(8:06) Abby is telling her story about watching an abortion performed over an ultrasound, and how the baby tried to flee and move away from the abortion instrument. Even though this has been shown to be a complete fabrication. There was no ultra sound guided abortion performed that day where she worked.

(8:08) “If we saw a two year old in the parking lot and saw a man beating her to death, what would we do? We’d stop them from harming this child.” Yes, a two year old is totally equivalent to a couple week old embryo  ಠ_ಠ “People justify their own hurt by the killing of an innocent.”

(8:13) The most disruptive woman just got escorted out by the police. She started shouting “Women’s rights are under attack, what do you do?” and people replied “Stand up, fight back!”

“I know here in the state of Washington you feel discouraged because you’re in the minority. But know you’re not alone. The majority of this country sides with you when it comes to the sanctity of human life.” Blah blah blah circle jerk, claps from the pro-lifers. “Their anger comes from hurt.”

(8:15) “They’re only tolerant of your point of view.” I’m sorry, I am intolerant. I’m intolerant of people taking control over women’s bodies because some sky daddy told them to. I’m intolerant of someone resulting in the death of women because “awwww, a baby duurrr.” This is a more complicated ethical issue than any anti-choicer will admit.

(8:17) “I don’t believe women have too many rights. I believe women don’t have enough rights in this country.” Well, I’m glad you titled in your talk in such a trolltastic way. “They don’t believe in choice, they believe in abortion. They don’t believe in a woman’s right to choose, they believe in a woman’s right to have an abortion.”

(8:23) Holy crap I don’t know what just happened. Some officer just tackled a woman in the back with general chaos. More people are getting escorted out.

(8:24) “The truth is the truth. If we weren’t speaking the truth in the pro-life moment, THEY wouldn’t be here!” I think that’s a logical fallacy…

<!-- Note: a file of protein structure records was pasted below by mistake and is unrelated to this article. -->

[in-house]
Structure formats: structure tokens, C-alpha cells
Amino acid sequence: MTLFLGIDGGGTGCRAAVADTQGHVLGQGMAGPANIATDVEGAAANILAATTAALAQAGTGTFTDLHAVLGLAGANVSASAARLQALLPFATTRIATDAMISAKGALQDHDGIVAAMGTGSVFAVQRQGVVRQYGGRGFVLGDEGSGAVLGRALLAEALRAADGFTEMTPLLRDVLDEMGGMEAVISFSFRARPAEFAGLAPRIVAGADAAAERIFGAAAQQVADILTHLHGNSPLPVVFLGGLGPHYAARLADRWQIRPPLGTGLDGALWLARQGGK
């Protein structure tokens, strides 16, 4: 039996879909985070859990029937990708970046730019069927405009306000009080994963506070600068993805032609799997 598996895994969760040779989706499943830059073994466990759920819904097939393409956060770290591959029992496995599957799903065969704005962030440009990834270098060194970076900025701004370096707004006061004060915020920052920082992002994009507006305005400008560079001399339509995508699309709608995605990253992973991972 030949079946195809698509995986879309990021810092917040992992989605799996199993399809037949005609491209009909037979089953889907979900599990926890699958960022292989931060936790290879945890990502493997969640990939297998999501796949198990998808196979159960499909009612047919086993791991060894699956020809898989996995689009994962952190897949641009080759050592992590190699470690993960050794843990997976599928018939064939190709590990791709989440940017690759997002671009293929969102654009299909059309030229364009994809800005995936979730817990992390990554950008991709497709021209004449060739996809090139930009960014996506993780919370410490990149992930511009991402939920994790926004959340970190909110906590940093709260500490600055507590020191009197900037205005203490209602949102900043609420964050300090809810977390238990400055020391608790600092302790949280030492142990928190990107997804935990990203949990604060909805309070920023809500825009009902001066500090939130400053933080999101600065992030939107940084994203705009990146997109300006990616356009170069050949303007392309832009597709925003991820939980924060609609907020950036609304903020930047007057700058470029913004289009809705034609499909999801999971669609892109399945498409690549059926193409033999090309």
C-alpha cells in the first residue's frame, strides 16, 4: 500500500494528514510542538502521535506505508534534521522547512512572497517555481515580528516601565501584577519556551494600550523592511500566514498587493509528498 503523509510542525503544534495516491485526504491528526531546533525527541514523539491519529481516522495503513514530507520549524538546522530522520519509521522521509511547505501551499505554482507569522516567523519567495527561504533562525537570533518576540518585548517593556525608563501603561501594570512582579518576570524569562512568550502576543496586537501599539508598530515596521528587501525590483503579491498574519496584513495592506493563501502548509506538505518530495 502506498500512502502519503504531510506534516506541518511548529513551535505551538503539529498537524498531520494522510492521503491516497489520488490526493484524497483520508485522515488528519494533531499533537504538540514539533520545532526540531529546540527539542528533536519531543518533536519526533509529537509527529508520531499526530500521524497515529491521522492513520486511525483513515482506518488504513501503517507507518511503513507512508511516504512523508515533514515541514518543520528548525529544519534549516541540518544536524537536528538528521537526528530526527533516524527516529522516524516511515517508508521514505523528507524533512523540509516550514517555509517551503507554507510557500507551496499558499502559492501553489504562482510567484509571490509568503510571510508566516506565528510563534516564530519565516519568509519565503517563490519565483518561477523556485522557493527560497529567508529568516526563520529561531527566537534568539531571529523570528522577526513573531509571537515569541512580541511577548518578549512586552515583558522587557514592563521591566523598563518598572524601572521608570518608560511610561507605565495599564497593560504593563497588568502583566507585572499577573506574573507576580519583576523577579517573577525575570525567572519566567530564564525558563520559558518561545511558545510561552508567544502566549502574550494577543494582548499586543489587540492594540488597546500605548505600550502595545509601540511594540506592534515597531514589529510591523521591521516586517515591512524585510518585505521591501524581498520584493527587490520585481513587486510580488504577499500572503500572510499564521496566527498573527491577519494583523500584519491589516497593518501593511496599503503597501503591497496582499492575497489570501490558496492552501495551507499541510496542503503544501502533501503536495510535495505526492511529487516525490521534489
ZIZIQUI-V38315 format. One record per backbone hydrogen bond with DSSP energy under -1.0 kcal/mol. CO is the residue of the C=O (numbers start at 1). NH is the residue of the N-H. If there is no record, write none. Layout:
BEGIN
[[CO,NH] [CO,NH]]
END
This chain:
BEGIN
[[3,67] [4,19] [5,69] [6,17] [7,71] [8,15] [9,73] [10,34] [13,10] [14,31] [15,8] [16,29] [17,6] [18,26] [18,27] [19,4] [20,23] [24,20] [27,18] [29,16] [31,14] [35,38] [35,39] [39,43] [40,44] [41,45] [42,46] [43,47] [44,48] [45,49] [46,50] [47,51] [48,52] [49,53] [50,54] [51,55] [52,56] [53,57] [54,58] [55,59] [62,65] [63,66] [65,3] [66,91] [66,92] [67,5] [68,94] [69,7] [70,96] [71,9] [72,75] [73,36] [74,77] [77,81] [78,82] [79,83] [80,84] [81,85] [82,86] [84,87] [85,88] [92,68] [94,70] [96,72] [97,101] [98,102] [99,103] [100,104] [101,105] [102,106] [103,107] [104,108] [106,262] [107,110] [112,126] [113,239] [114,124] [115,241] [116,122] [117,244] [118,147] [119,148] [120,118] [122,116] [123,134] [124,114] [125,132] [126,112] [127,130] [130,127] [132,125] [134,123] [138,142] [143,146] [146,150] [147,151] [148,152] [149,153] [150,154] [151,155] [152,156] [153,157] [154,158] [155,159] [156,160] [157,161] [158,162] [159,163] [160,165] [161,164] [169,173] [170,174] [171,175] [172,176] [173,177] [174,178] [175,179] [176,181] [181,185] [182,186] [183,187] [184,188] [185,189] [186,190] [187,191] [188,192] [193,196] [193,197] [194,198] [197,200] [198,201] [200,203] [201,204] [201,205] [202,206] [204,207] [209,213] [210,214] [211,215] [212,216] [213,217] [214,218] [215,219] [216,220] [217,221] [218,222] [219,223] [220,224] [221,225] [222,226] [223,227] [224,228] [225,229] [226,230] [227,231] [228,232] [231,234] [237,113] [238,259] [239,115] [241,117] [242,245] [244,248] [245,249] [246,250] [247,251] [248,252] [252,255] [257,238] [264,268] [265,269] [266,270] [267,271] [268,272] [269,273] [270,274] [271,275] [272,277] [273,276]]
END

(8:27) “The truth is scary and is often offensive. Never be scared to offend someone with the truth.” Oddly I agree with that. Except that, you know, pro-lifers don’t generally present the truth.

Annnddd they just ended the talk with no Q&A because the pro-choicers are so loud and disruptive. Good job, guys *facepalm*

The pro-choicers behind me are loudly chanting “Pro-life, that’s a lie, you don’t care if women die.” I’m sure they’re changing lots of minds  ಠ_ಠ  This was such a shitshow.

(8:32) You know, I was totally expecting to be in a frothy rage at the end of this talk. But I’m just vaguely confused. And hungry.

Look, I consider myself a firebrand. I don’t mince words or hold back. But the people screaming in the back weren’t firebrands…they were obnoxious and accomplished nothing. Did screaming the whole time change any minds? I wish she would have been able to give her dumb talk, then people could have asked her damning questions during the Q&A. But instead it just turned into a giant clusterfuck. I’m actually more angry at the pro-choicers than Abby right now. Blargh.

I’m going to go grab dinner. Goodnight!

When abortion is the more ethical choice